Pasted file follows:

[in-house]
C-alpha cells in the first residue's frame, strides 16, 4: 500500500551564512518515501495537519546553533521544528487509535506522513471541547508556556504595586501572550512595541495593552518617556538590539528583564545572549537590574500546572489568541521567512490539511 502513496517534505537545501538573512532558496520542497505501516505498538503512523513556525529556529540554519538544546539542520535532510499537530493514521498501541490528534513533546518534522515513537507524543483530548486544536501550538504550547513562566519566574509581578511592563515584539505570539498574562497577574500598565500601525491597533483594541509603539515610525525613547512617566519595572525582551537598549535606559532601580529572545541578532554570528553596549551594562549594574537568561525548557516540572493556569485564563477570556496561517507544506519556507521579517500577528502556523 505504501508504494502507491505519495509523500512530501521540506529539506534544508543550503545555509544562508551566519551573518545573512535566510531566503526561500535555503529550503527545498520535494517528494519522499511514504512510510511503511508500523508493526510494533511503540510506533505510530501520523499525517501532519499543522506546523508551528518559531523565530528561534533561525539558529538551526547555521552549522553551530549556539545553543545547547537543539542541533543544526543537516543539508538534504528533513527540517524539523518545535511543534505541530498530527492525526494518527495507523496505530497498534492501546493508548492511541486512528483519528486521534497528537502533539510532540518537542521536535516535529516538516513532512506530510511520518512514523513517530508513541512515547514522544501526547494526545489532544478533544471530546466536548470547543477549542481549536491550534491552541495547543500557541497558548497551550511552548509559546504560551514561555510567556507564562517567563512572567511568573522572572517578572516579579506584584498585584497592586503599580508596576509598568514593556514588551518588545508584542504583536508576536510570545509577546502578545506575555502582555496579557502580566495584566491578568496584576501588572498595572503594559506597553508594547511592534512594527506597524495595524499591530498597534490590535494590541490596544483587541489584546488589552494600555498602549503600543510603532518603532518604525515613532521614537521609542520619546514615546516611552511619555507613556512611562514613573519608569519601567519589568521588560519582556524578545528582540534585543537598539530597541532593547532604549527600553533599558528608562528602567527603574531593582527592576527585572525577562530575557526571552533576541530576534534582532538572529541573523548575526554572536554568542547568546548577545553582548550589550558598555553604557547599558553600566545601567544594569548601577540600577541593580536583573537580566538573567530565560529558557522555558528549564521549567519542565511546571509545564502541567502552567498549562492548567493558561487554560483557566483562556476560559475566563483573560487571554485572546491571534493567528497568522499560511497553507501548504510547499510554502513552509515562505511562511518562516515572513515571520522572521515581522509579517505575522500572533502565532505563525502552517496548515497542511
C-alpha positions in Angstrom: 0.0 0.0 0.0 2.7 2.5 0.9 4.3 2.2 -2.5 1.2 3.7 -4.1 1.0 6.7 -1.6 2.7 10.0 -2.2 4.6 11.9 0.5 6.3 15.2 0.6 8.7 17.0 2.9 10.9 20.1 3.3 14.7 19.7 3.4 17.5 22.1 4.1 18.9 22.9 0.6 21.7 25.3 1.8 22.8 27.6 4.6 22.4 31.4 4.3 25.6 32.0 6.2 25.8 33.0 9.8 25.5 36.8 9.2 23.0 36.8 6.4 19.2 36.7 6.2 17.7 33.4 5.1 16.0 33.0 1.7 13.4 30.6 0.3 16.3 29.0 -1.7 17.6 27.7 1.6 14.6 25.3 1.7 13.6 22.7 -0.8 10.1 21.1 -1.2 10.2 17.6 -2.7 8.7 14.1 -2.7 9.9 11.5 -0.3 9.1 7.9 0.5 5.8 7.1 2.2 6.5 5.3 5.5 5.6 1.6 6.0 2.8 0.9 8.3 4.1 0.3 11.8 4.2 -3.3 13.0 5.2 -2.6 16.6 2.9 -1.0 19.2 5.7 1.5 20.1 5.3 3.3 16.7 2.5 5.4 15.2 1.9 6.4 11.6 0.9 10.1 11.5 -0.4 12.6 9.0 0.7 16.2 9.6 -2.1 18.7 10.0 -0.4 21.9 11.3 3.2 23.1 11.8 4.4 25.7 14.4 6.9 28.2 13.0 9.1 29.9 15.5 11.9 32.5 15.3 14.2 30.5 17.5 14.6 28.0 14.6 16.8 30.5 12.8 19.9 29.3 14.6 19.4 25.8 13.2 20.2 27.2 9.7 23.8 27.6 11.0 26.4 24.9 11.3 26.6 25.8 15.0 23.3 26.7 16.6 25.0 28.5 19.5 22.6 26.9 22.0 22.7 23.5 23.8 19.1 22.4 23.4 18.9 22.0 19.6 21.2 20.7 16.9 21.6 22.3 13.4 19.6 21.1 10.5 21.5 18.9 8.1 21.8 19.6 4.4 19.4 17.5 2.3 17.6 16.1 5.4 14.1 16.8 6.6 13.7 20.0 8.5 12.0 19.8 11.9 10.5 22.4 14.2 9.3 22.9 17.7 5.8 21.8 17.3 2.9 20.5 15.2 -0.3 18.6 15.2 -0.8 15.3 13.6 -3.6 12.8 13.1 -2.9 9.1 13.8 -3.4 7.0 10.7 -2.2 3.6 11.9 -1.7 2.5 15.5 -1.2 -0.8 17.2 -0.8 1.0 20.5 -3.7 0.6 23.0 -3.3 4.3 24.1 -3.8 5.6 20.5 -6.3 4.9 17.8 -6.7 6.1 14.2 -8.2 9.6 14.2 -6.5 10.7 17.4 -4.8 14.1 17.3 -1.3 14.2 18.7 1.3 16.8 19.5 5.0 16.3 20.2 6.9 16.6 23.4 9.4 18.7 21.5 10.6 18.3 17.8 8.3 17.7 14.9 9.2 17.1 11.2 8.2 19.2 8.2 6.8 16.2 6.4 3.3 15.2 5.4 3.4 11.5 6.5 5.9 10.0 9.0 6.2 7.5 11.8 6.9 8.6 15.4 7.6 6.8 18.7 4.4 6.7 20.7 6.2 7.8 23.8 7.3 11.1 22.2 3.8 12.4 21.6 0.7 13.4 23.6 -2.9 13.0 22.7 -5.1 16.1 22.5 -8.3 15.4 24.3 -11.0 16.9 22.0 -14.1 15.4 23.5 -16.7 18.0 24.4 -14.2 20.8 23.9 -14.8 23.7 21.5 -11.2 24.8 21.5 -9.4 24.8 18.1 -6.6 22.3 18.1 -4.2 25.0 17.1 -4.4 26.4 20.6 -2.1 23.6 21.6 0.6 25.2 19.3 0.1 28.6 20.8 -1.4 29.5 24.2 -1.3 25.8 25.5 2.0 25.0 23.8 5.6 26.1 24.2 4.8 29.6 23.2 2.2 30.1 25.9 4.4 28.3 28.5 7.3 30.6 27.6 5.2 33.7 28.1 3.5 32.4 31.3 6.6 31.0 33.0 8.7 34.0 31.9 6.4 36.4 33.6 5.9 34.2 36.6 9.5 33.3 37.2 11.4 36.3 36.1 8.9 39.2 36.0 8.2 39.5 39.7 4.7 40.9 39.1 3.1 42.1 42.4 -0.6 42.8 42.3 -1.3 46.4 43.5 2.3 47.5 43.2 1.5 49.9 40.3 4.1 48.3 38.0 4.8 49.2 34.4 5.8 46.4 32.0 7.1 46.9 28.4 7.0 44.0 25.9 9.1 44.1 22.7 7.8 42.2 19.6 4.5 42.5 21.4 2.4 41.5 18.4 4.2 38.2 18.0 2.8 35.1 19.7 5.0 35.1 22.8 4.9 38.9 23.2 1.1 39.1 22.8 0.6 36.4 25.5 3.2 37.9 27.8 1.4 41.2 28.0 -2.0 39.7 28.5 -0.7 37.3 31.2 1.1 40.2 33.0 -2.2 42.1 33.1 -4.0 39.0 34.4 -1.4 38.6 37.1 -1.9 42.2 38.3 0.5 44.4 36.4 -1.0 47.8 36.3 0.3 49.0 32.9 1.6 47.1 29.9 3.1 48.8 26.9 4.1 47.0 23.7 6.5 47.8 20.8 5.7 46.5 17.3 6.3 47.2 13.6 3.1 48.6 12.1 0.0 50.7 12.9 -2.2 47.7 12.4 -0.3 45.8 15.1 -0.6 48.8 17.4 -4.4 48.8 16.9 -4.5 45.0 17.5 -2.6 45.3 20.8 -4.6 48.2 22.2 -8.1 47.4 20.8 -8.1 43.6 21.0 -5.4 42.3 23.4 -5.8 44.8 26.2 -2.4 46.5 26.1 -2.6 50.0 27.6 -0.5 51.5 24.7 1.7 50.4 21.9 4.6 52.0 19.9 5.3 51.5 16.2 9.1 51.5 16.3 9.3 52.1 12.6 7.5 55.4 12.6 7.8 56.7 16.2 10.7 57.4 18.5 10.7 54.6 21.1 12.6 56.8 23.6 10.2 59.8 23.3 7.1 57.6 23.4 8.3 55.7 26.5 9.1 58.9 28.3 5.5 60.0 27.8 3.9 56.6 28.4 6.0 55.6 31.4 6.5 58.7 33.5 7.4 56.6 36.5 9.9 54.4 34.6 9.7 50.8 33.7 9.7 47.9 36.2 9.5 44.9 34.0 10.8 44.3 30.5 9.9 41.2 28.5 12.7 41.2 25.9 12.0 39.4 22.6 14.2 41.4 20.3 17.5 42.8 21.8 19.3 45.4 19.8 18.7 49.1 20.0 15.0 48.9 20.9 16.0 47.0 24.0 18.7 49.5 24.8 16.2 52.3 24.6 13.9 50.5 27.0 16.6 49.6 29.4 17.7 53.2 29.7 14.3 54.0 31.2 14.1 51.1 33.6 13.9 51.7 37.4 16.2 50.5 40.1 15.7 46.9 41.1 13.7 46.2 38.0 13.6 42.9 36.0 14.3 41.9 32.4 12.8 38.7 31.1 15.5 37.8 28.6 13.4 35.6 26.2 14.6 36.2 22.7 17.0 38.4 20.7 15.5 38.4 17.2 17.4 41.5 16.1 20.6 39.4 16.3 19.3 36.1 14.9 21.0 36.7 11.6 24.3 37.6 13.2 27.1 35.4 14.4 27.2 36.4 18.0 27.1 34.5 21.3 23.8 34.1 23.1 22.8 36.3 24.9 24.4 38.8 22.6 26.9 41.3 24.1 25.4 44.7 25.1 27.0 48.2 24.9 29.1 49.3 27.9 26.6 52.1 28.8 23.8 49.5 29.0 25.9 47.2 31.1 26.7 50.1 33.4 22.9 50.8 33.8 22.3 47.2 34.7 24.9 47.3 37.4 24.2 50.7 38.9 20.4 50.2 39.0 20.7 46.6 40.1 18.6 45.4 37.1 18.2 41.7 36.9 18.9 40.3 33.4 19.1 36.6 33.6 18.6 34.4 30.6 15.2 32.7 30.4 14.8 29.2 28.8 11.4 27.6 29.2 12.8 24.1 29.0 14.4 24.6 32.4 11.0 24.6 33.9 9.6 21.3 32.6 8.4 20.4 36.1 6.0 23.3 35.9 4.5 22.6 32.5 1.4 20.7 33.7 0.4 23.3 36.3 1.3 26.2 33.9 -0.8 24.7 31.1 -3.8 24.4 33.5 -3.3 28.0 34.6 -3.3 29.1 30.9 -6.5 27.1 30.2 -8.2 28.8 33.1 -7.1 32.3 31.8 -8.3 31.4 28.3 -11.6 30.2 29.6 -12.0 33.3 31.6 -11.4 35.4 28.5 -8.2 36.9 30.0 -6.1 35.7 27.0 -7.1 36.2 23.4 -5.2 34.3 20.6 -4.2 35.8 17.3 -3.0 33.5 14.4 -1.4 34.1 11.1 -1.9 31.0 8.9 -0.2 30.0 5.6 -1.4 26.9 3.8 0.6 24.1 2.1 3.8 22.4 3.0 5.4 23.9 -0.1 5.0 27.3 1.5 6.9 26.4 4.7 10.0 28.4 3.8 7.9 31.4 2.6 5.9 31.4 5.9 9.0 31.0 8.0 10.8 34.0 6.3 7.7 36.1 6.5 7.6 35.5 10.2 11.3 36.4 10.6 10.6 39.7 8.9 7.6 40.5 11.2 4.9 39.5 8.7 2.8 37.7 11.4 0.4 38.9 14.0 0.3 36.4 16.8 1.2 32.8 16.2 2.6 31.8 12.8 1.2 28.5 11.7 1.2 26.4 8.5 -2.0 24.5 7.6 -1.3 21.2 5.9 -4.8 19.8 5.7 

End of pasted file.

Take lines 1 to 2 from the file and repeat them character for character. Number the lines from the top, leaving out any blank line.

[in-house]
C-alpha cells in the first residue's frame, strides 16, 4: 500500500551564512518515501495537519546553533521544528487509535506522513471541547508556556504595586501572550512595541495593552518617556538590539528583564545572549537590574500546572489568541521567512490539511 502513496517534505537545501538573512532558496520542497505501516505498538503512523513556525529556529540554519538544546539542520535532510499537530493514521498501541490528534513533546518534522515513537507524543483530548486544536501550538504550547513562566519566574509581578511592563515584539505570539498574562497577574500598565500601525491597533483594541509603539515610525525613547512617566519595572525582551537598549535606559532601580529572545541578532554570528553596549551594562549594574537568561525548557516540572493556569485564563477570556496561517507544506519556507521579517500577528502556523 505504501508504494502507491505519495509523500512530501521540506529539506534544508543550503545555509544562508551566519551573518545573512535566510531566503526561500535555503529550503527545498520535494517528494519522499511514504512510510511503511508500523508493526510494533511503540510506533505510530501520523499525517501532519499543522506546523508551528518559531523565530528561534533561525539558529538551526547555521552549522553551530549556539545553543545547547537543539542541533543544526543537516543539508538534504528533513527540517524539523518545535511543534505541530498530527492525526494518527495507523496505530497498534492501546493508548492511541486512528483519528486521534497528537502533539510532540518537542521536535516535529516538516513532512506530510511520518512514523513517530508513541512515547514522544501526547494526545489532544478533544471530546466536548470547543477549542481549536491550534491552541495547543500557541497558548497551550511552548509559546504560551514561555510567556507564562517567563512572567511568573522572572517578572516579579506584584498585584497592586503599580508596576509598568514593556514588551518588545508584542504583536508576536510570545509577546502578545506575555502582555496579557502580566495584566491578568496584576501588572498595572503594559506597553508594547511592534512594527506597524495595524499591530498597534490590535494590541490596544483587541489584546488589552494600555498602549503600543510603532518603532518604525515613532521614537521609542520619546514615546516611552511619555507613556512611562514613573519608569519601567519589568521588560519582556524578545528582540534585543537598539530597541532593547532604549527600553533599558528608562528602567527603574531593582527592576527585572525577562530575557526571552533576541530576534534582532538572529541573523548575526554572536554568542547568546548577545553582548550589550558598555553604557547599558553600566545601567544594569548601577540600577541593580536583573537580566538573567530565560529558557522555558528549564521549567519542565511546571509545564502541567502552567498549562492548567493558561487554560483557566483562556476560559475566563483573560487571554485572546491571534493567528497568522499560511497553507501548504510547499510554502513552509515562505511562511518562516515572513515571520522572521515581522509579517505575522500572533502565532505563525502552517496548515497542511